At oral argument, Wackerli asserted that the Department's decision should be reversed because the Director for the Transportation Department merely "rubber stamped" the hearing officer's findings and conclusions. But the evidence shows the Transportation Department, in issuing its final order, fully complied with its own procedures and with the basic requirements of due process. The hearing officer conducted a two-day hearing, and then after full briefing, rendered a thorough and reasoned decision. The Director then adopted the hearing officer's preliminary orders on July 13, 2012, after recognizing that the 120-day deadline for rendering a final decision on Wackerli's protests had passed. Moreover, Wackerli has had the opportunity to present evidence to this Court through written submissions and live testimony. Under these circumstances, the Court cannot find that the Transportation Department violated any procedure set forth in the Dealer Act or the Idaho Administrative Procedures Act.

(2) No Substantial Evidence

In his petition for review before the Transportation Department, Wackerli objected to several conclusions made by the hearing officer. He renews those objections in his petition for review here. This Court, however, does not engage in a free review of the Department's decision. As noted above, the Court must afford deference to the agency decision. See, e.g., Stevenson v. Blaine Cnty., 9 P.3d 1222 (Idaho 2000). The Court does not substitute its judgment for that of the agency as to the weight of the evidence presented. I.C. § 67--5279(1). The Court instead defers to the agency's findings of fact unless they are clearly erroneous. Castaneda v. Brighton Corp., 950 P.2d 1262, 1265 (1998). In other words, the agency's factual determinations are binding on the reviewing court, even where there is conflicting evidence before the agency, so long as the determinations are supported by competent evidence in the record. Id. Keeping these standards in mind, the Court will consider Wackerli's objection to the hearing officer's conclusions.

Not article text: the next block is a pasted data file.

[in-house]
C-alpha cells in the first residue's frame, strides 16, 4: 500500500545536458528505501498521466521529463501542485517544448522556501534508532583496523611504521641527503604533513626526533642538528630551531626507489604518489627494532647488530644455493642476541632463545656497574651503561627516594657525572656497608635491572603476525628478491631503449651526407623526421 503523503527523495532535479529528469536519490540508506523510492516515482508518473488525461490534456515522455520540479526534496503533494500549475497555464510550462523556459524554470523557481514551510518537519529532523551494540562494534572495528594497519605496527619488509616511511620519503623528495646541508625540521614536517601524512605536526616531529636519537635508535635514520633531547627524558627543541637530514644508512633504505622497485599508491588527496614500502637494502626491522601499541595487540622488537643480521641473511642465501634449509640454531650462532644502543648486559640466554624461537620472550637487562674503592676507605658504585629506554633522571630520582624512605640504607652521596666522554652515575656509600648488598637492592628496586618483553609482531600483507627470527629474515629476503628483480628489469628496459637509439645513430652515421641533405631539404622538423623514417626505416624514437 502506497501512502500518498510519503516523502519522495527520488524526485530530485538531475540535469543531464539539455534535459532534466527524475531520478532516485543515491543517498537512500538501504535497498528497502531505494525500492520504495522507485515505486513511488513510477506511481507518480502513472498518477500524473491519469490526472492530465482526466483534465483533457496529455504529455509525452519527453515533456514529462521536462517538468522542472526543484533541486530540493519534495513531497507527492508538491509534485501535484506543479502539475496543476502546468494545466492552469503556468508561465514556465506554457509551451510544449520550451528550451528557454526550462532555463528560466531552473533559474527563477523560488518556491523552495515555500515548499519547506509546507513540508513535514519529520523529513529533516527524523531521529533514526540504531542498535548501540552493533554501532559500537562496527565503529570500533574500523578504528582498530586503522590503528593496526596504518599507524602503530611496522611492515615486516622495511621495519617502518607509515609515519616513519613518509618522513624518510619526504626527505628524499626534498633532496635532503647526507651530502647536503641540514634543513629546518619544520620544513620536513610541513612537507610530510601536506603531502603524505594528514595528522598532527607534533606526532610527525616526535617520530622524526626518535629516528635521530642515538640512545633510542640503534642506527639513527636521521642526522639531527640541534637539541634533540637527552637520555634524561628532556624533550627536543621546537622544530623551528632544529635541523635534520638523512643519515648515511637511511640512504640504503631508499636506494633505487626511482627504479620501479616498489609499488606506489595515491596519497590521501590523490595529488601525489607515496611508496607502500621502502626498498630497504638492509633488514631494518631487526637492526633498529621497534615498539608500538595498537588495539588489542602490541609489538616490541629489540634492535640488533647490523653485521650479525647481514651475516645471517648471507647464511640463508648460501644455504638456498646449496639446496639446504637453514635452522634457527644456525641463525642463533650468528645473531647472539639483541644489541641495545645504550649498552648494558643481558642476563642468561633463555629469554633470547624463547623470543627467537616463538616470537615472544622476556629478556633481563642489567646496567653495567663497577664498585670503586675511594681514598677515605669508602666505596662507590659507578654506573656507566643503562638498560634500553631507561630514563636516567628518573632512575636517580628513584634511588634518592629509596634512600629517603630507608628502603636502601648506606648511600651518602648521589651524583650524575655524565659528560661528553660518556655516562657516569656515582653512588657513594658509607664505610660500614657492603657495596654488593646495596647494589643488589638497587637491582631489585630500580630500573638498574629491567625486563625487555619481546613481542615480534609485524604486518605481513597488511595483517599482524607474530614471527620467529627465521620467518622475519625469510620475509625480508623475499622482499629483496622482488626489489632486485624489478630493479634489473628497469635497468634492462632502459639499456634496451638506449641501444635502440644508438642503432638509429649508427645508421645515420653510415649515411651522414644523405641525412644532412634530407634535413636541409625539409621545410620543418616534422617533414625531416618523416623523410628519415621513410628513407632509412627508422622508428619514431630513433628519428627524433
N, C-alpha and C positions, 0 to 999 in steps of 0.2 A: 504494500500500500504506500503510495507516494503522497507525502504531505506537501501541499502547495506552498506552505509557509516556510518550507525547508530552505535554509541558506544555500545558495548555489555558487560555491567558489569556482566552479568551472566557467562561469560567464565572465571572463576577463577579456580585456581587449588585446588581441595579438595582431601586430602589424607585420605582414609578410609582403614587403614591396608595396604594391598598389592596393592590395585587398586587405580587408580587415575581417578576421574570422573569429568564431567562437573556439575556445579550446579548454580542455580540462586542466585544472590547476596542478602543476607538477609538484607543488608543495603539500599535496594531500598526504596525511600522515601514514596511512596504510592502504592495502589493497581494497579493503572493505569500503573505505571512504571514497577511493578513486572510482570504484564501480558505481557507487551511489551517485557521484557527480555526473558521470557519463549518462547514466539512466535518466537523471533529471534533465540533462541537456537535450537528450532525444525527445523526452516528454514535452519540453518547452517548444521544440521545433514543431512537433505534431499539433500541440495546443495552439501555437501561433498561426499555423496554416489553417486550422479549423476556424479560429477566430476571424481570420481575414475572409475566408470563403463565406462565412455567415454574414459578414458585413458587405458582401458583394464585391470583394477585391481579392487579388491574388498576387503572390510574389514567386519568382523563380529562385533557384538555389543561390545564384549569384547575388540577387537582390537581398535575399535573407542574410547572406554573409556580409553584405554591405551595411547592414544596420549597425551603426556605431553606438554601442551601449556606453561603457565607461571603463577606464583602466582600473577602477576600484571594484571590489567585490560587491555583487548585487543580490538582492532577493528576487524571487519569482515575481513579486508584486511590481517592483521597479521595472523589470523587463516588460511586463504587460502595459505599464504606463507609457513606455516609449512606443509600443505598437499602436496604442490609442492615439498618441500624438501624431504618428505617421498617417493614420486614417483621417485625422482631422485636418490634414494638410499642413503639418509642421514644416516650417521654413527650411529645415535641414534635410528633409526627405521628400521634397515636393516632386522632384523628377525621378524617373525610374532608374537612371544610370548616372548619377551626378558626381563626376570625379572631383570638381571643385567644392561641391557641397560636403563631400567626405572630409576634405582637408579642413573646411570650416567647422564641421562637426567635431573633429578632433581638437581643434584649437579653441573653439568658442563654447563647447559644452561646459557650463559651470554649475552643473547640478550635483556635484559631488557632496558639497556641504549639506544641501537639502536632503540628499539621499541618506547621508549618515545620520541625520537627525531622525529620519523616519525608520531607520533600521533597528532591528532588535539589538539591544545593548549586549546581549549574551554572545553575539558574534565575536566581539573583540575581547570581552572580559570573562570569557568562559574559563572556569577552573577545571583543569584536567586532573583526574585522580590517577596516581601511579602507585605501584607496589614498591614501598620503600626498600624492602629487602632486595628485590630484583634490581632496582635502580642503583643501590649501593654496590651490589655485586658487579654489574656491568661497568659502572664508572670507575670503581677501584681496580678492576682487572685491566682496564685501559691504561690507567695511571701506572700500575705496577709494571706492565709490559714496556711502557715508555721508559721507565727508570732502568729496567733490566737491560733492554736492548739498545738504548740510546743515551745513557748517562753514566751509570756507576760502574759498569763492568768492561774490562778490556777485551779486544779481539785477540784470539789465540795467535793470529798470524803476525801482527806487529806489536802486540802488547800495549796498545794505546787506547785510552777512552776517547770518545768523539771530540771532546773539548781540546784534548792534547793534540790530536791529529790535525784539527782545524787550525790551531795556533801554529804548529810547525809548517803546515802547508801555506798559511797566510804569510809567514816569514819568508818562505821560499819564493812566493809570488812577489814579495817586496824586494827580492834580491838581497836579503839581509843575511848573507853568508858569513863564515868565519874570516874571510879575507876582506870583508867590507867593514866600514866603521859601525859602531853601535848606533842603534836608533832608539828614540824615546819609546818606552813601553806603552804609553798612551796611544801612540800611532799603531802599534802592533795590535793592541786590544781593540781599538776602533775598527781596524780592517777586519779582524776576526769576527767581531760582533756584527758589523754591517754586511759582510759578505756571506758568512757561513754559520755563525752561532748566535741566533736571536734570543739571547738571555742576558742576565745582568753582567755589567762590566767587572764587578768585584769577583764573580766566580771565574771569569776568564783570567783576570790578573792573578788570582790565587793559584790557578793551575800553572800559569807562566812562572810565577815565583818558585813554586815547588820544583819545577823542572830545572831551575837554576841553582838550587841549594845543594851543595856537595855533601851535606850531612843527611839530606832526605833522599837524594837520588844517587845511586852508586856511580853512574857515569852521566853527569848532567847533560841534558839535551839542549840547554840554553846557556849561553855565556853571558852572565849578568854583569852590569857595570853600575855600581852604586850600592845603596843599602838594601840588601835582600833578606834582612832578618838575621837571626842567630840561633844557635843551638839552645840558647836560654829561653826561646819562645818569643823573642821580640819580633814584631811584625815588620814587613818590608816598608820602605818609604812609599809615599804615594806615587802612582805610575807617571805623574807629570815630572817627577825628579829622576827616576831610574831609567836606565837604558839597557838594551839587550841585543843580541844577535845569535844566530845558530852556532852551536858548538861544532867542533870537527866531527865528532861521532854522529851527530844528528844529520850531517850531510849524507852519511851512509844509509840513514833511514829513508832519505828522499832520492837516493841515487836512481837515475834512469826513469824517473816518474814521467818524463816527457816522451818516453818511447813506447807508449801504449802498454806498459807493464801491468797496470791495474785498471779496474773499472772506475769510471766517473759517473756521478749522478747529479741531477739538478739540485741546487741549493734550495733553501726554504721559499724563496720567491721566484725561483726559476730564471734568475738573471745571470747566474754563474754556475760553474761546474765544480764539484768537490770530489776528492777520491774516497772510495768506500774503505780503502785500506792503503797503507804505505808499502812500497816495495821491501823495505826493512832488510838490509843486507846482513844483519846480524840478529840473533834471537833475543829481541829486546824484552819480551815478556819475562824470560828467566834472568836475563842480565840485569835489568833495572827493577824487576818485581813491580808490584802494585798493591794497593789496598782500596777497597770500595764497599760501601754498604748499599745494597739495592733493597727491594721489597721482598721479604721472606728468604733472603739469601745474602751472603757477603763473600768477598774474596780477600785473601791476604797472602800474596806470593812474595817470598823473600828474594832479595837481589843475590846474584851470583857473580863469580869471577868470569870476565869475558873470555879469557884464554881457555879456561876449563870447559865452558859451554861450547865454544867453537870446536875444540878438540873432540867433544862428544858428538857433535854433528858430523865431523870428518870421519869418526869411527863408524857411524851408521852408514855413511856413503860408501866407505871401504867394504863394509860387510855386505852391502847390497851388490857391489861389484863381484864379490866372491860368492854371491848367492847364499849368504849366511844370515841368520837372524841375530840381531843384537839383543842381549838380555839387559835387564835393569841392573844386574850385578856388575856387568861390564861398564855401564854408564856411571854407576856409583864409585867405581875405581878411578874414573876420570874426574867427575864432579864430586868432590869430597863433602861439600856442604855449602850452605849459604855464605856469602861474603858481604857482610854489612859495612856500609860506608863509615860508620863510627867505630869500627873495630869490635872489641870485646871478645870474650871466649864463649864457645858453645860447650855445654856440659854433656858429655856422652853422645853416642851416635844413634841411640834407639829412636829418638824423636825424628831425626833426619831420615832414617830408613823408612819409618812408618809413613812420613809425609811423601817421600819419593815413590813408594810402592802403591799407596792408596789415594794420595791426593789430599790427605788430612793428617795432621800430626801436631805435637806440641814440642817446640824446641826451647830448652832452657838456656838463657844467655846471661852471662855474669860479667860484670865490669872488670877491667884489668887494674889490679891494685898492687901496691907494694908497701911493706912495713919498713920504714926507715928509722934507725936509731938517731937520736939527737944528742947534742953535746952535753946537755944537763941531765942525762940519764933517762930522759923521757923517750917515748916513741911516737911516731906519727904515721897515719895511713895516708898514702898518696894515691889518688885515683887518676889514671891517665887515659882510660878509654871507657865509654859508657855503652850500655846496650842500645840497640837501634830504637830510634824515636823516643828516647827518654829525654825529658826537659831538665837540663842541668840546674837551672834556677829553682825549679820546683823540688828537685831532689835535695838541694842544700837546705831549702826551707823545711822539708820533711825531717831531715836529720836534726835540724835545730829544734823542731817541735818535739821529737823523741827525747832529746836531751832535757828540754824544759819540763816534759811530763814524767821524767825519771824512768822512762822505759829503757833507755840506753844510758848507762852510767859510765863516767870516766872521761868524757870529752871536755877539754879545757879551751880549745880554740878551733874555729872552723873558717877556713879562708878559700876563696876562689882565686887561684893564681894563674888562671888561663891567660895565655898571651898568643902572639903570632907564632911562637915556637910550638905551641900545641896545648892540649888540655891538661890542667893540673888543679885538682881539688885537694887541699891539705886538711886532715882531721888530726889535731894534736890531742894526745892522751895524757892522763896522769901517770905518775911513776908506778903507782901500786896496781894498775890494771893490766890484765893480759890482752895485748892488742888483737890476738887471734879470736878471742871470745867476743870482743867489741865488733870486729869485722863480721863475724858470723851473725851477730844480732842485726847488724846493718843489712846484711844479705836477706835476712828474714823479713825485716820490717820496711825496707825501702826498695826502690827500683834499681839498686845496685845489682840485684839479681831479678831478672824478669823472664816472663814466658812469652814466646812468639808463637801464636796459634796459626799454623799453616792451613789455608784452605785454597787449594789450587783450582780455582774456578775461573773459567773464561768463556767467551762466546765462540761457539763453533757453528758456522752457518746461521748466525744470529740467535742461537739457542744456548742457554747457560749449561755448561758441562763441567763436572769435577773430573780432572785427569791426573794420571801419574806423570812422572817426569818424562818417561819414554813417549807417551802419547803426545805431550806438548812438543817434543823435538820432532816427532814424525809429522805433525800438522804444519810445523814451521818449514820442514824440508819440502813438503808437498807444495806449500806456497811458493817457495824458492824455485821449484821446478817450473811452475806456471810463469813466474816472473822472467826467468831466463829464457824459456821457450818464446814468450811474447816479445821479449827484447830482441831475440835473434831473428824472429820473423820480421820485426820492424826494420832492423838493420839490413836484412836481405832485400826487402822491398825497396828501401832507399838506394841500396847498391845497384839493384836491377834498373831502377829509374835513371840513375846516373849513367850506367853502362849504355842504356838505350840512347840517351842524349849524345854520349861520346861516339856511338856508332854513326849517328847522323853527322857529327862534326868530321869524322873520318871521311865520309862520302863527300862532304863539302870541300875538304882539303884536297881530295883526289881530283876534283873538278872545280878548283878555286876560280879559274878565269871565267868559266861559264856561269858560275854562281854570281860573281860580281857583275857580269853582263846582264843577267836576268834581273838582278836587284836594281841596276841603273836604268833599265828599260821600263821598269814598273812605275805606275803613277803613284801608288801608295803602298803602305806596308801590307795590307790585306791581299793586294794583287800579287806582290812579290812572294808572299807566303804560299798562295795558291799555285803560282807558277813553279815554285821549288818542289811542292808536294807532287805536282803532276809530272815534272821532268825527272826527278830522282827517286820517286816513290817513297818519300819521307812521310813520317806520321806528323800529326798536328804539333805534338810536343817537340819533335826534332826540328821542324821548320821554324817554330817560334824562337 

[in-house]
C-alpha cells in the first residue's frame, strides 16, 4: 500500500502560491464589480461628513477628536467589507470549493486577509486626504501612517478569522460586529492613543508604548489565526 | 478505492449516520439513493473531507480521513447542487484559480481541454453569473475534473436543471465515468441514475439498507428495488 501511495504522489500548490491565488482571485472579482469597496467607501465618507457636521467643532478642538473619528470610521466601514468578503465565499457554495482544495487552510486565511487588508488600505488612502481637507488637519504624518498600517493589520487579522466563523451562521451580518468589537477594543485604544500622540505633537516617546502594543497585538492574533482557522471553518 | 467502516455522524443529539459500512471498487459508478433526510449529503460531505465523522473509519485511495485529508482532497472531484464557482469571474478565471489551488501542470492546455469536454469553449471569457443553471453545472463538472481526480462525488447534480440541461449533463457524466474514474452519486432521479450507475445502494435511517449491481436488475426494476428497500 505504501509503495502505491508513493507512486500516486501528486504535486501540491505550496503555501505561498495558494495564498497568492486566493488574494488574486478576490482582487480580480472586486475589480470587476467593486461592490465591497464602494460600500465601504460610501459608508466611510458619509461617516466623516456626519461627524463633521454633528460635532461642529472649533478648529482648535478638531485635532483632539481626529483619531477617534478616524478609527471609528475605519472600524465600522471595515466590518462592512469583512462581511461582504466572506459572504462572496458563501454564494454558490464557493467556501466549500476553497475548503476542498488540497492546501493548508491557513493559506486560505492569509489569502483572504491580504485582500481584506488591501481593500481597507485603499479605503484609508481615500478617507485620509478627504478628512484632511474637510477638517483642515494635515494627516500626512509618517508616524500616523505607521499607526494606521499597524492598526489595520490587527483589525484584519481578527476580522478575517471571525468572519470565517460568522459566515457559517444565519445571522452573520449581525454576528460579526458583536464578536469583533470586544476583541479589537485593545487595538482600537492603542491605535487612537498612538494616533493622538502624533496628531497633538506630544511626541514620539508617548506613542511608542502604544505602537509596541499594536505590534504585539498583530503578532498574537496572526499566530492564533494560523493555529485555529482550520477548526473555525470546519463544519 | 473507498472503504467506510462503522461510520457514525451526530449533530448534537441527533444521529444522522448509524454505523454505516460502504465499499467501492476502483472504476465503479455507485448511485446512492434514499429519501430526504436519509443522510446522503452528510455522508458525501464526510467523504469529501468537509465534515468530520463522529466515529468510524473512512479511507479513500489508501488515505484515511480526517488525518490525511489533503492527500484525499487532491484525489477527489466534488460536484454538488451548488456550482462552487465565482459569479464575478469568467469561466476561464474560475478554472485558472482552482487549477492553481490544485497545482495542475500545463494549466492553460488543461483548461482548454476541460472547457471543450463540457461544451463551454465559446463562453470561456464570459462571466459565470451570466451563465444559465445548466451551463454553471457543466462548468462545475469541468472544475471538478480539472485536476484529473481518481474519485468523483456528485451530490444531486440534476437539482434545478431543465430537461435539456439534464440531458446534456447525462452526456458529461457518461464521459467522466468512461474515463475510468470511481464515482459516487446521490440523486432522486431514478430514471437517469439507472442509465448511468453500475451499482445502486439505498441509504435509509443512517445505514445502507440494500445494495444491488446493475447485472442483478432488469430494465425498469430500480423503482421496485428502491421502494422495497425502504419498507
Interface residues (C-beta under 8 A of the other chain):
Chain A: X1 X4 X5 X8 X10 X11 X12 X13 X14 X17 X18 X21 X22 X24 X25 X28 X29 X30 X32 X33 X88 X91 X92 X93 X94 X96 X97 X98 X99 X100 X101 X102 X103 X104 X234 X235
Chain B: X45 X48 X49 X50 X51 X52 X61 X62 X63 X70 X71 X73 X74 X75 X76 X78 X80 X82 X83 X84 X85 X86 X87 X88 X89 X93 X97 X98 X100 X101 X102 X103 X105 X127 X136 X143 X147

Wackerli first asserts that the "most egregious error committed by [the hearing officer] is his bare and conclusory finding that Idaho Code §§ 49-1613(2)(i) & (j) do not apply in this case." According to Wackerli, the hearing officer's conclusion that those provisions did not apply precluded Wackerli from asserting "the affirmative defenses of excuse from performance and lack of good faith and fair dealing vis-a-vis the Settlement Agreement by VW/Audi." Pl.'s Opening Br. at 9, Dkt. 13

Idaho Code § 49-1613(2)(i) makes it unlawful for a manufacturer "to require, attempt to require, coerce, or attempt to coerce, any new vehicle dealer in this state to.[e]xpand facilities without a written guarantee of a sufficient supply of new vehicles so as to justify an expansion, in light of the market and economic conditions." Similarly, Idaho Code § 49-1613(2)(j) prohibits a manufacturer from requiring or coercing a dealer to "[m]ake significant modifications to an existing dealership or to construct a new vehicle dealership facility without providing a written guarantee of a sufficient supply of new vehicles so as to justify modification or construction, in light of the market and economic conditions."

The hearing office found neither of these provisions applied to this case because the evidence did not support a finding that Volkswagen or Audi "required" or "coerced" Wackerli into building a new facility. The Court views this as a factual finding and therefore affords it great deference. But even if the Court were to construe it as a legal conclusion, it would reach the same result.

A manufacturer must only provide "a written guarantee of a sufficient supply of new vehicles so as to justify an expansion" if it "requires" or "coerces" a dealer to expand or build a new facility. I.C. § 49-1613(2)(i)&(j). Here, however, Audi and Volkswagen did not require Wackerli to build the new facility. It was Wackerli that made the new facilities agreement necessary because of its agreement with Subaru. So, the genesis of the requirement came from Wackerli's needs, not Volkswagen or Audi's demands. Negotiation of a contract to build new facilities under these circumstances does not equate to "requiring" or "coercing" Wackerli to build a new facility.